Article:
Nikon sent a letter telling the repair shops that it would not renew their agreements, noting that "the climate in which we do business has evolved, and Nikon Inc. must do the same." Nikon had set the stage for the move in 2012, when it stopped selling parts to non-authorized shops. At the time, it said that cameras had become too complex and called into question the quality of independent repairs.
If that sounds familiar, it's more or less the same playbook for Apple, which has also stated that iPhones are too complex for independent repair shops to handle. (At least Apple still has authorized repair centers, however.) Repairs are often a huge profit center for manufacturers, particularly those who sell expensive products like Nikon.
It's perfectly legal for companies to do this, which is why many states have introduced "right to repair" legislation. The idea is to give mom & pop repair shops and even individuals access to authorized parts. That in turn would prolong the life of gadgets, which are often used for just a few years and discarded into landfills or worse.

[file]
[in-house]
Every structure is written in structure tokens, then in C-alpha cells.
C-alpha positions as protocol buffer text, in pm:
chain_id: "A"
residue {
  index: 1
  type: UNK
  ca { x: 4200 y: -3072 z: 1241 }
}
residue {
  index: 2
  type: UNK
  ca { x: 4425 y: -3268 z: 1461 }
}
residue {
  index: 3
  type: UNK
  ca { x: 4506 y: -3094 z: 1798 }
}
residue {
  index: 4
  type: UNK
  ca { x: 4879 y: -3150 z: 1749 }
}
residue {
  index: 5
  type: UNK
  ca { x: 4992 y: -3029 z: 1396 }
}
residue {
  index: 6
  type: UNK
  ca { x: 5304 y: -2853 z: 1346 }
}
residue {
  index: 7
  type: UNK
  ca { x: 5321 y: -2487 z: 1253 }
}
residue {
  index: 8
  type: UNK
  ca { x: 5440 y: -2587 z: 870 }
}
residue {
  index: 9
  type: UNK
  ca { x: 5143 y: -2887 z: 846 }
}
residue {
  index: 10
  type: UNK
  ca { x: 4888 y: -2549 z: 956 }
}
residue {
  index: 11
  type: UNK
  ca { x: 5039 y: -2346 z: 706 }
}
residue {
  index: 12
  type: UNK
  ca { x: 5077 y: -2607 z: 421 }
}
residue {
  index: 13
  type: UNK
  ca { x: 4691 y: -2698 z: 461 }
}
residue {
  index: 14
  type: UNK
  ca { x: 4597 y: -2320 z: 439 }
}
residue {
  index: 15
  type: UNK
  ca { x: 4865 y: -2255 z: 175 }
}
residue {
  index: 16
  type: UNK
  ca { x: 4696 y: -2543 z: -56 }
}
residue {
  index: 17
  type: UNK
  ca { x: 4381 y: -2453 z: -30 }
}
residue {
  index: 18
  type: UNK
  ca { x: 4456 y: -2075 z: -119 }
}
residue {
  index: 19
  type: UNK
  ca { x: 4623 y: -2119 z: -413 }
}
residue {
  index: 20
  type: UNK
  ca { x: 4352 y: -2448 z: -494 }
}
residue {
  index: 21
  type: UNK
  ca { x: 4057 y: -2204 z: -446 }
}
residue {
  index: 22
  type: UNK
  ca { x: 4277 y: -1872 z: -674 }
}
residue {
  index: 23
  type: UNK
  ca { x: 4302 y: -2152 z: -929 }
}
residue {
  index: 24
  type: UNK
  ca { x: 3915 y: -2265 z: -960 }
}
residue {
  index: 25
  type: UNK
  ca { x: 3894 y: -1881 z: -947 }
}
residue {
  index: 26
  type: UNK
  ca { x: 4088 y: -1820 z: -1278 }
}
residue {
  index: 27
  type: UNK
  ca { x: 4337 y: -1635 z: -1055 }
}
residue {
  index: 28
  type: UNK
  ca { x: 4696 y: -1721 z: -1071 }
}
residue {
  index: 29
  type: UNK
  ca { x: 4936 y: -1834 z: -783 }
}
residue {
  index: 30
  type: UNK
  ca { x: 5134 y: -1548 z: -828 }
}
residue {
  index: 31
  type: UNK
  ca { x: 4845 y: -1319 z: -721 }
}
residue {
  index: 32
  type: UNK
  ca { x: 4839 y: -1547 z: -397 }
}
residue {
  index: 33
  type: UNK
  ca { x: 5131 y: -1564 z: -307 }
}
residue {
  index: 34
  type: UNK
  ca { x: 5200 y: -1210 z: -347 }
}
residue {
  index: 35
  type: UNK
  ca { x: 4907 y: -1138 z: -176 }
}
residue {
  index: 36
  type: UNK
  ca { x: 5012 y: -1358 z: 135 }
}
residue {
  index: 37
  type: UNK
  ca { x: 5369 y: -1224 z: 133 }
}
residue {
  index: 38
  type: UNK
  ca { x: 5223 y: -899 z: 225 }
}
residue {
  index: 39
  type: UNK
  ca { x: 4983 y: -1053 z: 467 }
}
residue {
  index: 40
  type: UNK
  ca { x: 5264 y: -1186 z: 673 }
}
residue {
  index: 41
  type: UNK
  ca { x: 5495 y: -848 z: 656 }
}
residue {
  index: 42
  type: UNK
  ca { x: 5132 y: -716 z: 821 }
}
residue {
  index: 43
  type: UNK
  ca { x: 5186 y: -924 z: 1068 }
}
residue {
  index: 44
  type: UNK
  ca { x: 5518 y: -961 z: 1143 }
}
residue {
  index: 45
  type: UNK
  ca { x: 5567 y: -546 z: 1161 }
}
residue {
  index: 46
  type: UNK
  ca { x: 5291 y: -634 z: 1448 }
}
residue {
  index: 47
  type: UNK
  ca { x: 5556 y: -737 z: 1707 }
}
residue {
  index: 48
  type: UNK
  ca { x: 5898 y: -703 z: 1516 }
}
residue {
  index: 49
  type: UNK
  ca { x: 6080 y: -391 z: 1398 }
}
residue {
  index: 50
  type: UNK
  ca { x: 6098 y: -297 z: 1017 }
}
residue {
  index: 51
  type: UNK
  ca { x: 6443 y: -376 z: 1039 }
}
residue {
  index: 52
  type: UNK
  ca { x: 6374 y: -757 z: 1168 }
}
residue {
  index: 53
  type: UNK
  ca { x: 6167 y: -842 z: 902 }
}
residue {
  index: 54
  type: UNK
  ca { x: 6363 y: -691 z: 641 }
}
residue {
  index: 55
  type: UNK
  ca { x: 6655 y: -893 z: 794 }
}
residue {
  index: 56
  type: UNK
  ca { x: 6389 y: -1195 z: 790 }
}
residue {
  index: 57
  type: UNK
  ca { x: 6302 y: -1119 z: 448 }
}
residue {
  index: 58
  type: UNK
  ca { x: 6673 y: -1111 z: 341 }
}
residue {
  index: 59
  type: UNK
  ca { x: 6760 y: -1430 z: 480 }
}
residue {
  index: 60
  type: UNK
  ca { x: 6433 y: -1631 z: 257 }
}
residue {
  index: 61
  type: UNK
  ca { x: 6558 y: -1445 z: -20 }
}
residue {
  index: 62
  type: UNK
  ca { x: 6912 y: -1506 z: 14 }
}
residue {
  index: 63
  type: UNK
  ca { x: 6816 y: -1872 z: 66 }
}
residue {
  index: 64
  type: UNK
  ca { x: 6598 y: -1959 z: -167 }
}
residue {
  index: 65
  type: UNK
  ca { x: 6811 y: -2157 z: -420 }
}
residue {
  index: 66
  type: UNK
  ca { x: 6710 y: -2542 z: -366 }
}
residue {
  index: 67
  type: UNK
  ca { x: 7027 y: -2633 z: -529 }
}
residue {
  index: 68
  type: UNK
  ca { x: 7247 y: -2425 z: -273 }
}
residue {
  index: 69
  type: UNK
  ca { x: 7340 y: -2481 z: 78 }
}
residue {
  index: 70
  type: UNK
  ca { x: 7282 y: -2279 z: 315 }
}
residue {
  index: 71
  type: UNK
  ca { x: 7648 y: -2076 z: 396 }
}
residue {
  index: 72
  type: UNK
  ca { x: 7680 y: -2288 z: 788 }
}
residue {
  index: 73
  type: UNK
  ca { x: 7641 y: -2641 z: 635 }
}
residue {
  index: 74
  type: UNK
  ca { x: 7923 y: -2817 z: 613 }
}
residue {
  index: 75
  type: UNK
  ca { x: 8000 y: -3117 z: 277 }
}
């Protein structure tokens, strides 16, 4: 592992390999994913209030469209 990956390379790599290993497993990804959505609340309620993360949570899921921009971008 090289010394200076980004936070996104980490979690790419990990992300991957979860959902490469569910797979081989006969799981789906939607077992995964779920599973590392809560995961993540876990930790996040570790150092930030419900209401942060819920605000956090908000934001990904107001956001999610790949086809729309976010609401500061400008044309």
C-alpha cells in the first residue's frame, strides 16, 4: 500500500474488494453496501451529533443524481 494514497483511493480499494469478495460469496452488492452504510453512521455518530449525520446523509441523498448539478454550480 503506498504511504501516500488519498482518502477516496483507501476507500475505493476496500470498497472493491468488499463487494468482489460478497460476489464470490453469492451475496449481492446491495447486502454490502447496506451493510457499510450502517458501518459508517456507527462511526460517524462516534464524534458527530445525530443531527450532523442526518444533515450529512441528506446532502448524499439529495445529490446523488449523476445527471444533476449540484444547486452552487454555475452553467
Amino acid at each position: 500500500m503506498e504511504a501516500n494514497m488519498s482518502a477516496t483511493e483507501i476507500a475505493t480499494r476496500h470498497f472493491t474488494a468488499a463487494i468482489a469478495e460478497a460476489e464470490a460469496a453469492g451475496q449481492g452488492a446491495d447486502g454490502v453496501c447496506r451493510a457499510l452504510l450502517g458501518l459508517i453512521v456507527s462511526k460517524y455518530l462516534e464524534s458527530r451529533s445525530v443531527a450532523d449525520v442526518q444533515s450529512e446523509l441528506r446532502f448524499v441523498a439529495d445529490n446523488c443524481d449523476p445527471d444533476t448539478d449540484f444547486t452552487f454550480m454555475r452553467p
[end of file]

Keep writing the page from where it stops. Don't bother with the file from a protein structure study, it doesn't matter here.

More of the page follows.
Nikon's move is bad news in particular for professional photographers, who don't have the luxury of waiting for long repairs for cameras like the $5,500 D5. It's also left bricks and mortar repair shops in limbo. "My options now are China, used parts from eBay, and whatever I can salvage," Cliff Hanks from Kurt's Camera Repair in San Diego told iFixit. "If I have to tell a customer it's a couple weeks just to get the part... I don't know why they wouldn't go to Nikon directly."